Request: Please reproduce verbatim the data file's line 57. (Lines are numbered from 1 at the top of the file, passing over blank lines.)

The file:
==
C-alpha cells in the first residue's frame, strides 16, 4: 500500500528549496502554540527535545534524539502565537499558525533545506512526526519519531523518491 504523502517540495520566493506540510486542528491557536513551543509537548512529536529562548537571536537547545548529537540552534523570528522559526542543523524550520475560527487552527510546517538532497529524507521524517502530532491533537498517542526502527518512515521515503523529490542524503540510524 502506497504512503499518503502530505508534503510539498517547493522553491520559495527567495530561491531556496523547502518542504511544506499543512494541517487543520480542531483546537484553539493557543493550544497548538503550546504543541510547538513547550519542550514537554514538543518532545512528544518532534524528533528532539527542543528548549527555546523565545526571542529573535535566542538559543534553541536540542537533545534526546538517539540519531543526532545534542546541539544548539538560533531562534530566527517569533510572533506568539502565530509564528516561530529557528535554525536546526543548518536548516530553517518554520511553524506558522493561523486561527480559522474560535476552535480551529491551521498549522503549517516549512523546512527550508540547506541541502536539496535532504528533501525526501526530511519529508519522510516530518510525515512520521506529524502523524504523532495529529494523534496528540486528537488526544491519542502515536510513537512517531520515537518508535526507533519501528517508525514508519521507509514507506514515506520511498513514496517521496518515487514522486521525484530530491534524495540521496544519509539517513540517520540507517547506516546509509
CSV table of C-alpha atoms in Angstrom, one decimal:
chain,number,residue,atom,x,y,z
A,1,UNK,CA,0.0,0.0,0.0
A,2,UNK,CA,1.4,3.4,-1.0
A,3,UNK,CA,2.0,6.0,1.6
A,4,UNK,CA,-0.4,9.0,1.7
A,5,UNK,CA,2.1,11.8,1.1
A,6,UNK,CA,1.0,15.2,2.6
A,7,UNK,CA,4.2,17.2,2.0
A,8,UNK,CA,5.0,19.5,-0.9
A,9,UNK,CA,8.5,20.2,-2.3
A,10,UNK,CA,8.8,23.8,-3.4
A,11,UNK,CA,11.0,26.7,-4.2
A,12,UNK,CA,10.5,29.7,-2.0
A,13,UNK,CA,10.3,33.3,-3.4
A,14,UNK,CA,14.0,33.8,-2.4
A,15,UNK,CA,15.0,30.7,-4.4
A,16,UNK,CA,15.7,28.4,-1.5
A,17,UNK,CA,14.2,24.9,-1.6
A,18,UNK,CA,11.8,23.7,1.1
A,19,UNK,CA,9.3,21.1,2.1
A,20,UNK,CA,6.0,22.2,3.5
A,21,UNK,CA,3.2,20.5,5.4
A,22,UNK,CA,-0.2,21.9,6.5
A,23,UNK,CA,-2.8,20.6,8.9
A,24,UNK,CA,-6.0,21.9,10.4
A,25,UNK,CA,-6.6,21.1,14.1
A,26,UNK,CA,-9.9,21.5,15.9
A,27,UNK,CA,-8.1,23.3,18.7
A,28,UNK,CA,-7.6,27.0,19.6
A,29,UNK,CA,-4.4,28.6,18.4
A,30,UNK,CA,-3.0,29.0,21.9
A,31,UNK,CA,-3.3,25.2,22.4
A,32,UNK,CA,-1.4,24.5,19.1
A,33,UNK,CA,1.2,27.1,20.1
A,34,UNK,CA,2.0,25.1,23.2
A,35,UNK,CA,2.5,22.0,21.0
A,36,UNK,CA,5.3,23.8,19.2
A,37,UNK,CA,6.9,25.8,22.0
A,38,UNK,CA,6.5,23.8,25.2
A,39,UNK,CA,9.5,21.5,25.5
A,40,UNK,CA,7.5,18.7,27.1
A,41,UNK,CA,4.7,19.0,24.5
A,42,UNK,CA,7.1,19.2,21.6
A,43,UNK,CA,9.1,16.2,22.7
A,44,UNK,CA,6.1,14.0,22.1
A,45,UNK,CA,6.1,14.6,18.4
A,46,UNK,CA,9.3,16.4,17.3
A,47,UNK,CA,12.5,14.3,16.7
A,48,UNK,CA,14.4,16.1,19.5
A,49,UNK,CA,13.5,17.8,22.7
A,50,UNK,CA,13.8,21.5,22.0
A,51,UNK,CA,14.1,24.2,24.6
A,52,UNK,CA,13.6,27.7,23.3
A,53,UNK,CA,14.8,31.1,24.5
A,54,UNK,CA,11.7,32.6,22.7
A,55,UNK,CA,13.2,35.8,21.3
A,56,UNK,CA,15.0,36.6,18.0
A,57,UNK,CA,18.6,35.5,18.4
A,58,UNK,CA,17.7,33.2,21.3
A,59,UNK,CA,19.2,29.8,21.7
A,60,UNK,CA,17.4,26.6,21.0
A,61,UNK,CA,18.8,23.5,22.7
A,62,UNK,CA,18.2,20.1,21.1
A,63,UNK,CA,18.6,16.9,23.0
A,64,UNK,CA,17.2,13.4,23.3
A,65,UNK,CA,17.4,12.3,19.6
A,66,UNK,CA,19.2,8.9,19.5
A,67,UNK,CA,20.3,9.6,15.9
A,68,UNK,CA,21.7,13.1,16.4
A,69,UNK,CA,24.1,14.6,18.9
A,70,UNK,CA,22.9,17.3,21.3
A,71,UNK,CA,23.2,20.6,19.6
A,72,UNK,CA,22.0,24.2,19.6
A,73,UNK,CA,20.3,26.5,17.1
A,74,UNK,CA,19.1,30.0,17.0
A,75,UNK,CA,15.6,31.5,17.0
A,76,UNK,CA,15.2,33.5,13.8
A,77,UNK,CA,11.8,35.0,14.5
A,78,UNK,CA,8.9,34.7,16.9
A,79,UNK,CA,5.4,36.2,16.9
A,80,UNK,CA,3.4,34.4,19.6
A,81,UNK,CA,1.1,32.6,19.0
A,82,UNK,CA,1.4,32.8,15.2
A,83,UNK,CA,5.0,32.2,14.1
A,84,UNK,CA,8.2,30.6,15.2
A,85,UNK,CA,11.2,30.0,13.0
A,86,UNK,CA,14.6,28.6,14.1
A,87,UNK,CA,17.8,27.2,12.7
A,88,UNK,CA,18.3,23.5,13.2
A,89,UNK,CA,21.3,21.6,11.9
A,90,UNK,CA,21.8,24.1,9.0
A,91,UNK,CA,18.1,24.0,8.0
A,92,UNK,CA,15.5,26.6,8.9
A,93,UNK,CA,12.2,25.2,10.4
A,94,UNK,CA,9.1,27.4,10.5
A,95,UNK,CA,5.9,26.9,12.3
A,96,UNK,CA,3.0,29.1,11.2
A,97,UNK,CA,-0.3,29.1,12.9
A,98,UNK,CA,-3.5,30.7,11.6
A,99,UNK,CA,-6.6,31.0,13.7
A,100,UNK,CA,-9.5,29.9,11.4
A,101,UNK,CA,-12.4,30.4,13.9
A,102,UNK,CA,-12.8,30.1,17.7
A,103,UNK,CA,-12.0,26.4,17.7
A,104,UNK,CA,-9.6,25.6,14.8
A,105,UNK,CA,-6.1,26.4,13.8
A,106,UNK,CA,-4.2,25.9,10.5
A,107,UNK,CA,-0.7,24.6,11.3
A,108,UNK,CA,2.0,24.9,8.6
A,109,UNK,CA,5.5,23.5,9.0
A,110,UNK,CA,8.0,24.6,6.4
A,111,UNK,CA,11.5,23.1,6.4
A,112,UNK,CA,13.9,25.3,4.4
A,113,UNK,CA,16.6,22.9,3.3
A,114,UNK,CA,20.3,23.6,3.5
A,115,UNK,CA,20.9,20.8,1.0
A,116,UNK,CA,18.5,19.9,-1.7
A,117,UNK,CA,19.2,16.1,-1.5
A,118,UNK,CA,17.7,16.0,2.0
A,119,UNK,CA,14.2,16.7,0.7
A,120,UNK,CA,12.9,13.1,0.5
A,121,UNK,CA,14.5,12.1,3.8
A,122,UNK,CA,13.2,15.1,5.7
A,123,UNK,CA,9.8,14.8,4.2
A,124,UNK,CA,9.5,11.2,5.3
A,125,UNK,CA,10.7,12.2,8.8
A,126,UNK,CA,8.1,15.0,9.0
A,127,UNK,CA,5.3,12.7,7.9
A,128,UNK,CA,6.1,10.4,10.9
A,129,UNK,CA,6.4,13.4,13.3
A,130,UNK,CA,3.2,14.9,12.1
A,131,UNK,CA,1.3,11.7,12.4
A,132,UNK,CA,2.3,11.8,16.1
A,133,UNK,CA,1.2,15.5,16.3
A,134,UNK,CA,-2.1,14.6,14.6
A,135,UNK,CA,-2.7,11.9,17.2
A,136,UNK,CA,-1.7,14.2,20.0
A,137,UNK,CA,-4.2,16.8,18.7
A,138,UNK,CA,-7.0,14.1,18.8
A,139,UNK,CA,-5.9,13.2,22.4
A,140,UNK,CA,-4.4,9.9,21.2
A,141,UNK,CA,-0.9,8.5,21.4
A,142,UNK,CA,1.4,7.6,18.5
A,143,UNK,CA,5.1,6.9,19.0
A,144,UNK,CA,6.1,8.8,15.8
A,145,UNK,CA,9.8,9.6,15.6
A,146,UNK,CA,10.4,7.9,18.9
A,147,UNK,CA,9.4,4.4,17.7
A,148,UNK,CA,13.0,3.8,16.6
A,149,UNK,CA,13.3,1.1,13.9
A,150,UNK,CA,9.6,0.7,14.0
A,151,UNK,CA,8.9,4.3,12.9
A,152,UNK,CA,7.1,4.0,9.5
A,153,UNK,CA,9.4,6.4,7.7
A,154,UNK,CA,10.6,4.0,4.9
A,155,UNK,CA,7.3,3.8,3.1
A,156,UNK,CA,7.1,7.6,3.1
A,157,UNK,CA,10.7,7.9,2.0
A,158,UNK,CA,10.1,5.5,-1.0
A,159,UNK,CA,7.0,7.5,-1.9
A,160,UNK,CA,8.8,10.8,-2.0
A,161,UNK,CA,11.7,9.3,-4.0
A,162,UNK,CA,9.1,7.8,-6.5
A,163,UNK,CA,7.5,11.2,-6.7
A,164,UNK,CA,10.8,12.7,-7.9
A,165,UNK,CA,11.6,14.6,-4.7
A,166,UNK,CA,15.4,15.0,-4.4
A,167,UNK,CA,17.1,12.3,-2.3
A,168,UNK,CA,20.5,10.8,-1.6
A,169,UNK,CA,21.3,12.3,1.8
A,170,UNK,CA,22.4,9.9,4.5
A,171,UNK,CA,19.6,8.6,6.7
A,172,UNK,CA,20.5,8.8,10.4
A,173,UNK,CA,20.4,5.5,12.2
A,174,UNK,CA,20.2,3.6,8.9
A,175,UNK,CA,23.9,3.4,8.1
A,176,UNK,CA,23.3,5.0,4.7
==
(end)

A,54,UNK,CA,11.7,32.6,22.7